The North Carolina Wage and Hour Act (NCWHA) governs the payment of wages to workers employed in North Carolina and is enforced by the North Carolina Department of Labor. Effective July 8, 2021, various provisions of the NCWHA were amended, as summarized below.
Prior to these amendments, employers were required to pay terminated employees all wages due by the next regular payday after the separation, either “through the regular pay channels or by mail if requested by the employee.” The law now requires that employers issue final paychecks to separated employees using the regular payroll method used by the employer and may alternatively mail a separated employee’s final paycheck only if (1) the employee makes a written request for payment by mail and (2) the employer uses trackable mail to send the final paycheck, which likely requires delivery via certified mail or United States Postal Service Priority Mail. It is recommended that the employer maintain a record of the employee’s written request for payment of their final paycheck by mail and confirmation of delivery of the final paycheck in the separated employee’s personnel records.
Prior to amendment of the NCWHA, employers faced a maximum civil penalty of $2,000.00 per investigation for violations of its recordkeeping requirements. That penalty has now been increased such that the maximum exposure is $2,000.00 per violation. North Carolina Department of Labor investigations generally involve reviewing numerous employee records, each of which is now potential minefields for individual liability. The NCWHA and the regulations on wage payment require that every employer maintain complete and accurate records which contain the following information for each employee in each workweek, unless the employee is specifically exempted: (1) full name; (2) home address, including zip code and phone number; (3) date of birth if the employee is under the age of 20; (4) occupation or job title; (5) time of day and day of the week the employee’s workweek begins; (6) regular rate of pay; (7) hours worked each workday; (8) total hours worked each workweek; (9) total straight-time earnings each workweek; (10) total overtime earnings each workweek; (11) total additions to or deductions from wages; (12) total gross wages paid each pay period; and (13) date of each payment. In addition, such records shall include, where applicable, tip credits; costs of meals, lodging, or other facilities; start and end time for youth workers under the age of 18; youth employment certificates; wage deductions; vacation and sick leave policies; policies and procedures relating to promised wages; and records required to compute wages. Employers must maintain all wage records for each employee for a period of three (3) years.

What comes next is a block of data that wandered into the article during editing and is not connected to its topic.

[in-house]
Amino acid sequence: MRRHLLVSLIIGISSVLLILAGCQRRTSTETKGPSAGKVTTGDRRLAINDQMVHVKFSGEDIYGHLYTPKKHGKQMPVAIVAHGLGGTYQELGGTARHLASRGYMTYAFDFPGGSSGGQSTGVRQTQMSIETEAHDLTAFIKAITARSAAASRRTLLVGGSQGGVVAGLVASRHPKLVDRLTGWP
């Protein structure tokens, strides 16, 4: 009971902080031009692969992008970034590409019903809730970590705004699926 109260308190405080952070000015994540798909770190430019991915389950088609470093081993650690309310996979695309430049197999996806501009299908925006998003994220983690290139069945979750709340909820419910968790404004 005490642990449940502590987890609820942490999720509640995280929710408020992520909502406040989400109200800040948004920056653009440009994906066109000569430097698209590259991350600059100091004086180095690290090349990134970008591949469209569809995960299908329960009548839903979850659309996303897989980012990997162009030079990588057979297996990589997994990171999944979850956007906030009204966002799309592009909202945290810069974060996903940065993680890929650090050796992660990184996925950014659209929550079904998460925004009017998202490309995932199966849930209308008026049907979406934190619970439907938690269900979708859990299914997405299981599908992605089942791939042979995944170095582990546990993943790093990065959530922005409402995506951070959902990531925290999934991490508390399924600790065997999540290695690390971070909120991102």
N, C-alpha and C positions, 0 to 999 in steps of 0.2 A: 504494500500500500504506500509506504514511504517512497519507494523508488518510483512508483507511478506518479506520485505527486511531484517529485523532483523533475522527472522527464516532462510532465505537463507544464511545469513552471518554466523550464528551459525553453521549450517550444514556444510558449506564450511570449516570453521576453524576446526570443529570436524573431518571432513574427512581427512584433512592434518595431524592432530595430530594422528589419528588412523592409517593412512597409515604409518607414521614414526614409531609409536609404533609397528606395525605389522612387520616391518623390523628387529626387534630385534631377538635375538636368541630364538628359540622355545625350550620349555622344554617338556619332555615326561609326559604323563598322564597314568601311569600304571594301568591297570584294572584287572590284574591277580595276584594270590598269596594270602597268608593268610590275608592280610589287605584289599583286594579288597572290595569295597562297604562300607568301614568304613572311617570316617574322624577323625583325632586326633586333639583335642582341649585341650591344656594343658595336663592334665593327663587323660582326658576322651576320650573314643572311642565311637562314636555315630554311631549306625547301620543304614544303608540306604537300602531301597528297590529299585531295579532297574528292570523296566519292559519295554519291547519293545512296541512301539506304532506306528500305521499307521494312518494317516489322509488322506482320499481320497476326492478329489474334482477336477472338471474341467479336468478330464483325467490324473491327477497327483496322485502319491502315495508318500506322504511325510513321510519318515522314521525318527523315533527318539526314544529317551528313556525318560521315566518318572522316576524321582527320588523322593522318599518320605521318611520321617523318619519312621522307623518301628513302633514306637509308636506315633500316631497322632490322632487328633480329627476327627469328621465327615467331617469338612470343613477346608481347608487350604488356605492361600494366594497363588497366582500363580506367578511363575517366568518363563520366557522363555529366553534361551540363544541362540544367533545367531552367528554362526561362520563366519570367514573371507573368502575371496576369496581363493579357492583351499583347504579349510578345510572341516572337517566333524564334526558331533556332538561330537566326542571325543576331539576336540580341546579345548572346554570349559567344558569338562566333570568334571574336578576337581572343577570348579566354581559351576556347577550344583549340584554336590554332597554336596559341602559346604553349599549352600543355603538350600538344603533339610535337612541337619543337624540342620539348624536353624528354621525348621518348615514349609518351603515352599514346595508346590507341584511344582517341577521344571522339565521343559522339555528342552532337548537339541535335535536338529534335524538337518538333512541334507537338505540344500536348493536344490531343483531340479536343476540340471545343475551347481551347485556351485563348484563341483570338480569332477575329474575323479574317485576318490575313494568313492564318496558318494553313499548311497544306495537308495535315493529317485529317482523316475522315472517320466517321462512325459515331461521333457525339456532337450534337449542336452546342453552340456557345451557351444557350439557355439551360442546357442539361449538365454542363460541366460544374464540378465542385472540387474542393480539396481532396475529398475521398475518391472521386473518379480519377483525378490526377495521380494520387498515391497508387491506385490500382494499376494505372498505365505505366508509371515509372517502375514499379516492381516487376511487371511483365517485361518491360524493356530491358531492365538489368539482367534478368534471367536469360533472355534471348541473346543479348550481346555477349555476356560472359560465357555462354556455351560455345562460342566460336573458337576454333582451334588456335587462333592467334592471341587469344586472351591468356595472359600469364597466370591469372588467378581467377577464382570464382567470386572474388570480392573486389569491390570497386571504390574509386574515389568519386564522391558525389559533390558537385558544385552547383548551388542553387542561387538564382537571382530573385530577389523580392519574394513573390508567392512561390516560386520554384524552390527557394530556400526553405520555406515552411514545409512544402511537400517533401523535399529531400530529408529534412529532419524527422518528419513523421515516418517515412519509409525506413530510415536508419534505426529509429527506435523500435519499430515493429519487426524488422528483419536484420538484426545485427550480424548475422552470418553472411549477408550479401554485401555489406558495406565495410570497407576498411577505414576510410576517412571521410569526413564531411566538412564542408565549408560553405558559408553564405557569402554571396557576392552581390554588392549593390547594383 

If you have questions about this amended statute or any other employment-related matter, please call Connie Carrigan at (919) 250-2119 or e-mail her at firstname.lastname@example.org.
Connie Elder Carrigan is an accomplished Employment Law attorney with a passion for helping clients, individuals, employers, and business representatives in planning for their future - from creating initial documents for a new company to advising on compensation, harassment and discrimination, and employment agreements - to estate planning, Connie advises clients with shrewdness and prudence backed by over three decades of experience.